I learnt a lot about how to respect elders from my father. I don’t respect anyone as much as my father. He gave me this life I’m living here. He is the head of the family, and he is the boss.
I want to be like my father, and I think it’s good he taught us this in a hard way.
*Family and the Utmost Nigerian Connection*
I have one elder brother; he makes music and played football. He stopped playing at 15.
I started listening to Nigerian music through my dad. He always brought CDs from Nigeria. CDS of the superstar artists like Wizkid, also Fela Kuti, I love this sone 97 from Fela Kuti and Femi Kuti as well because of the lyrics, it is incredible. It gives me goosebumps. The songs bring me closer to Nigeria. They make me feel this is where I want to be, I want to be a Nigerian, I want to be with the Super Eagles of Nigeria. It has always been my dream, doing big things in Nigeria. And I want to do good things. My dad reminds me I have to do great things for Nigeria because it is a country that has great potentials but needs a lot of support. He tells me when I start playing for Nigeria, and I will have to build new schools and do a lot of good things, this is a topic for another day.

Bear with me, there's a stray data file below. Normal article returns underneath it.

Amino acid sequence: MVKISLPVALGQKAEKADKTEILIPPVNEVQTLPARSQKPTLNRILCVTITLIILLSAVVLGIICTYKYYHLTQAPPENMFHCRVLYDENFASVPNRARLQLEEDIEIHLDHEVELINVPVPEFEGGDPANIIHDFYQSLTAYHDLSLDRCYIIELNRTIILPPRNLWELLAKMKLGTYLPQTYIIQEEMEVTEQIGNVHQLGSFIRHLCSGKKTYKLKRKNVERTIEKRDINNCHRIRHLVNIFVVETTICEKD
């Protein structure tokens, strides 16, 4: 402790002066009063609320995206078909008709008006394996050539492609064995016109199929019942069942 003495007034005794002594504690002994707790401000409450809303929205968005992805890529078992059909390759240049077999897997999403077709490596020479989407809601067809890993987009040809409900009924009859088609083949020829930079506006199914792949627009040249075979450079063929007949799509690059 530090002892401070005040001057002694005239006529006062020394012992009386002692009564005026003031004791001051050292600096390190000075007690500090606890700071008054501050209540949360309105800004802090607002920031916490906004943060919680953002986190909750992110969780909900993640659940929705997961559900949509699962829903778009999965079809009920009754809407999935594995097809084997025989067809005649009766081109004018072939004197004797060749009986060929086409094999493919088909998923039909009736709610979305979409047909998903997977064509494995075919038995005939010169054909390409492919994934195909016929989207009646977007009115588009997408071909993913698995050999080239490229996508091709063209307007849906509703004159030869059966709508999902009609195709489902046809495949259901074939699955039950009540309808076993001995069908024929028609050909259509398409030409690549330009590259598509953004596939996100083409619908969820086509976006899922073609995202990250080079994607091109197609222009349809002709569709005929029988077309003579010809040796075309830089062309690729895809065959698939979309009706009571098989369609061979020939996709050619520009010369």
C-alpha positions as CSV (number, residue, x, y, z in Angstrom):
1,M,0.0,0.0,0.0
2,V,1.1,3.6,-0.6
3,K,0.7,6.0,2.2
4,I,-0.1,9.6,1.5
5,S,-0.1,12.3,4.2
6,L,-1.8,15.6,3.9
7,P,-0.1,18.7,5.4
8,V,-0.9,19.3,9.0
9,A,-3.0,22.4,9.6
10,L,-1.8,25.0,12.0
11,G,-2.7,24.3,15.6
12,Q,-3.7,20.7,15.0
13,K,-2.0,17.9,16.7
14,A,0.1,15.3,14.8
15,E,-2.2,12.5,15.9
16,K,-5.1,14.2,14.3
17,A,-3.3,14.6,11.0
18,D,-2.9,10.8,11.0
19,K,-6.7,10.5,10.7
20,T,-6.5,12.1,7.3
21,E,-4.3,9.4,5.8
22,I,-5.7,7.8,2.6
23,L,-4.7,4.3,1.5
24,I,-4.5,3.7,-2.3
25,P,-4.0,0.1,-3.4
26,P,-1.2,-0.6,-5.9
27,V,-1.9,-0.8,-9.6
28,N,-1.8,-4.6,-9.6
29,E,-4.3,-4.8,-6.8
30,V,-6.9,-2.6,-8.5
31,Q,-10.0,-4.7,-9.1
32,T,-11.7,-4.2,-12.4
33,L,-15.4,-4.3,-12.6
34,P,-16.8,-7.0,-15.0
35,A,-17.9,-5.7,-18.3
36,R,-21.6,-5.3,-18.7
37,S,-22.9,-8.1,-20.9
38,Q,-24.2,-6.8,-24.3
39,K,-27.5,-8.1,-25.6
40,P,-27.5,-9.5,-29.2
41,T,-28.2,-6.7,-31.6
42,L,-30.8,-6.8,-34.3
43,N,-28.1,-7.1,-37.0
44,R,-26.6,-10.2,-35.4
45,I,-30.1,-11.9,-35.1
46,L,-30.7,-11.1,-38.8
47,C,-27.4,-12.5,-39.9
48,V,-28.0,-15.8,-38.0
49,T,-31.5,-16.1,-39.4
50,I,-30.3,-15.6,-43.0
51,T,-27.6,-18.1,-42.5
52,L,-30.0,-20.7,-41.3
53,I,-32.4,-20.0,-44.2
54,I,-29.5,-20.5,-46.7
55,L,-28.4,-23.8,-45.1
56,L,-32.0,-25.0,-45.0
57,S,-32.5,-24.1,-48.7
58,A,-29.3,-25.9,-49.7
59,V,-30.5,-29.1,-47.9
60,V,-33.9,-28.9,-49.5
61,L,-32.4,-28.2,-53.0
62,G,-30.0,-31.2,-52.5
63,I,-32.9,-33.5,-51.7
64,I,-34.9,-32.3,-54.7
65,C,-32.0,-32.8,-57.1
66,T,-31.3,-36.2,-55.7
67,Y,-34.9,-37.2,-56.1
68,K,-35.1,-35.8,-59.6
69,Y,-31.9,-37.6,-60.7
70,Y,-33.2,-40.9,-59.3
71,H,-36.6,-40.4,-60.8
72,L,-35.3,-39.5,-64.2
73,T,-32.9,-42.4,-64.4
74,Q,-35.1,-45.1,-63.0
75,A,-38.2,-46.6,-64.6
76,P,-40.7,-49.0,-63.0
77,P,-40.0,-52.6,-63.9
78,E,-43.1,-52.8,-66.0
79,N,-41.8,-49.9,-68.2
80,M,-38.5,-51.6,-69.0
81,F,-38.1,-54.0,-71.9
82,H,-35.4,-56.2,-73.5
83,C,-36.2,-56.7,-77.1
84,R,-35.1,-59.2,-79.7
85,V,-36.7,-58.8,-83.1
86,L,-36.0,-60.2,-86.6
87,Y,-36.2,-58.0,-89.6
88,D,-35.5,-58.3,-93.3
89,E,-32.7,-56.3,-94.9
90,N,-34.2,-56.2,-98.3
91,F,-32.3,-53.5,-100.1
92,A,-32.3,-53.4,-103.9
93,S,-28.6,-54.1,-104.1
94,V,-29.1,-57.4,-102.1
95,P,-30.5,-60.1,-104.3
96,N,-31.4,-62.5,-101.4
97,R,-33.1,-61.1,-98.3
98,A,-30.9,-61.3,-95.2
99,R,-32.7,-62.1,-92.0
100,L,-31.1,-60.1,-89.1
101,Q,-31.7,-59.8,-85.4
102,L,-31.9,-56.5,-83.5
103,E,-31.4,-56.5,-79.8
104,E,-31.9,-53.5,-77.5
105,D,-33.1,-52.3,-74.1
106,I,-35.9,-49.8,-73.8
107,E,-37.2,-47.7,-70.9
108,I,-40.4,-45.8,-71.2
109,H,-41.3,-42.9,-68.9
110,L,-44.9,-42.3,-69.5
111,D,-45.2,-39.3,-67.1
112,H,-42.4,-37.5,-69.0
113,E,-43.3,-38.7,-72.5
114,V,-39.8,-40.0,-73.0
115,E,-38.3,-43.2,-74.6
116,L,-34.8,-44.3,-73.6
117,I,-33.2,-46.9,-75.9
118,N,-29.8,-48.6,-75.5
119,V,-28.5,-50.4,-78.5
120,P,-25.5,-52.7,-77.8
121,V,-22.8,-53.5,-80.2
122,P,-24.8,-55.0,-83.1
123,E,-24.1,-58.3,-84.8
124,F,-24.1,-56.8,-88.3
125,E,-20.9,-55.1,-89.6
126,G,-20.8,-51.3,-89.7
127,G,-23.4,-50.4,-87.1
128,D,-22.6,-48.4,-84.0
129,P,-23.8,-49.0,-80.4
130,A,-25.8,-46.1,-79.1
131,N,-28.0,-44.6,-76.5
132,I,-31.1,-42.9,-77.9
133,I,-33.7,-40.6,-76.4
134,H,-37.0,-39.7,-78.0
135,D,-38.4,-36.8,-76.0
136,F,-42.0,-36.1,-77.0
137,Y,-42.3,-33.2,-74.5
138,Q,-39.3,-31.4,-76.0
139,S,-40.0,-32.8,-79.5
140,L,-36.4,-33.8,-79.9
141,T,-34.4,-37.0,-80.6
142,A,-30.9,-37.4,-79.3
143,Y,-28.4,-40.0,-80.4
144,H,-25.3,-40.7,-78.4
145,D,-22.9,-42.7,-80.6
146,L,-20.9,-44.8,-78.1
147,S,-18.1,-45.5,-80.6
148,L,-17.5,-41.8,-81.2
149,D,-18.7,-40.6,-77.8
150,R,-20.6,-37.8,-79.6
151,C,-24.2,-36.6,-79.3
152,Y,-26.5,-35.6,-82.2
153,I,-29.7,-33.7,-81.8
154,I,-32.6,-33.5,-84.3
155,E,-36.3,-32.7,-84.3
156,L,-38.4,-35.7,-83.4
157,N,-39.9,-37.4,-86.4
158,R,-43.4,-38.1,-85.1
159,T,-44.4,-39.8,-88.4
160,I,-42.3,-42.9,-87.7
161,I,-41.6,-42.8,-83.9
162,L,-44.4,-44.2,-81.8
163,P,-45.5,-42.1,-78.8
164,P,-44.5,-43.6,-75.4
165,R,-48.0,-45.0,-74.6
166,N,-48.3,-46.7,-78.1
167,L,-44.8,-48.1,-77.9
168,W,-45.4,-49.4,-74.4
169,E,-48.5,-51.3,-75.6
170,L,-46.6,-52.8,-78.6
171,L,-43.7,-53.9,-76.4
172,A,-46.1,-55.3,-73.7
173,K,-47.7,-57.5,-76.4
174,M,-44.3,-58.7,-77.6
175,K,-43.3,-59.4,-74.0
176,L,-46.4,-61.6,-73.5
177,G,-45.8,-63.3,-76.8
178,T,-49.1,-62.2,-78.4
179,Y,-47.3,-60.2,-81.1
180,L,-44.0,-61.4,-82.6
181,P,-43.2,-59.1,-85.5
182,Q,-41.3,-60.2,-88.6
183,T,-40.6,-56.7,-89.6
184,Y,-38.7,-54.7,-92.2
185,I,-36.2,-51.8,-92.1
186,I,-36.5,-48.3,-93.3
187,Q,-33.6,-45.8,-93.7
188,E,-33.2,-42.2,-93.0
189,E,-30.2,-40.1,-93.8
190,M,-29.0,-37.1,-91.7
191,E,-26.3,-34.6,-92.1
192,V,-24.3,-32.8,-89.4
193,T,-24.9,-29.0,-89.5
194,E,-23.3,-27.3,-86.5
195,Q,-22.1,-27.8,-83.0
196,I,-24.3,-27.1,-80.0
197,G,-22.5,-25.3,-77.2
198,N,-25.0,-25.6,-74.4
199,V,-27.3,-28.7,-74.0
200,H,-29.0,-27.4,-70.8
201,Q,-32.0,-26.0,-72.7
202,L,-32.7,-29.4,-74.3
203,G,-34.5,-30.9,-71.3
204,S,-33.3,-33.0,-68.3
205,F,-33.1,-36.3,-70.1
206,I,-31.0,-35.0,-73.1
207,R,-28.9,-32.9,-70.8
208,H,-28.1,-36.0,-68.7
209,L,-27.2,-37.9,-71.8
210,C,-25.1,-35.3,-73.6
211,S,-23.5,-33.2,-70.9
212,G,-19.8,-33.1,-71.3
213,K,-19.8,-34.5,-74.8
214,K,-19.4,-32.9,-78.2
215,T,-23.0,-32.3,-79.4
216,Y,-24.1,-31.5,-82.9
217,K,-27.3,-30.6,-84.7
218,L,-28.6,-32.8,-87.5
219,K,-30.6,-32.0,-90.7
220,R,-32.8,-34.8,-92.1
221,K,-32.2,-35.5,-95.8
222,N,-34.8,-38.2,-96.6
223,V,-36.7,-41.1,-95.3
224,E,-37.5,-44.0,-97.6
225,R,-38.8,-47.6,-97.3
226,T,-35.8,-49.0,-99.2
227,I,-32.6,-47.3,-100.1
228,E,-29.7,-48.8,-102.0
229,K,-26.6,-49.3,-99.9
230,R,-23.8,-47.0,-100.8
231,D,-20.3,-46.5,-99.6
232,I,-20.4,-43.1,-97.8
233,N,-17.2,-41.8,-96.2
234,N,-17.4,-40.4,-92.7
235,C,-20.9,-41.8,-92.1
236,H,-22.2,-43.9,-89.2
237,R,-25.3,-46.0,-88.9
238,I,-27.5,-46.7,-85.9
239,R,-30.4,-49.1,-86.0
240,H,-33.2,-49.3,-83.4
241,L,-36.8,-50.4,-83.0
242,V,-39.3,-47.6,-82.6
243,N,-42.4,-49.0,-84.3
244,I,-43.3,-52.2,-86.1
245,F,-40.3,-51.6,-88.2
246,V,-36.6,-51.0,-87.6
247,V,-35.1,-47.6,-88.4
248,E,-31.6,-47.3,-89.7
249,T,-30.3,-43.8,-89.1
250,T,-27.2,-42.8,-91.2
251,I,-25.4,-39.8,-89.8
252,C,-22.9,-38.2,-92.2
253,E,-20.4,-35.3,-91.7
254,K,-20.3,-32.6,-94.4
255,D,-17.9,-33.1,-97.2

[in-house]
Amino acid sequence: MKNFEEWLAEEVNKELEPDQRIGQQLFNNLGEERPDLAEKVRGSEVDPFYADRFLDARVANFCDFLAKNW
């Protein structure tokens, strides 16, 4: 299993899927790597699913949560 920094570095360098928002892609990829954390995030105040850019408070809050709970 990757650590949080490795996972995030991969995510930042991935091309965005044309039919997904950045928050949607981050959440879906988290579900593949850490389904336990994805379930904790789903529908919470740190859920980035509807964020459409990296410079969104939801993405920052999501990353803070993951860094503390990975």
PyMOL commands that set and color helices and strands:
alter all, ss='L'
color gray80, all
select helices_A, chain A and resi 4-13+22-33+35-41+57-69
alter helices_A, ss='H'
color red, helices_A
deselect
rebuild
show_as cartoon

On his German side
Yes, I am proud and happy that my mother is from Germany. My mum has taught me some things about Germany that I’m part of now and I think it is essential that I have both sides. The German-Nigerian combination is fantastic!
At this point in the interview, one could tell such great influence Maduka Okoye’s father has had on his son. He has built a man in a teenager and has made him understand the undeniable importance of representing one’s roots.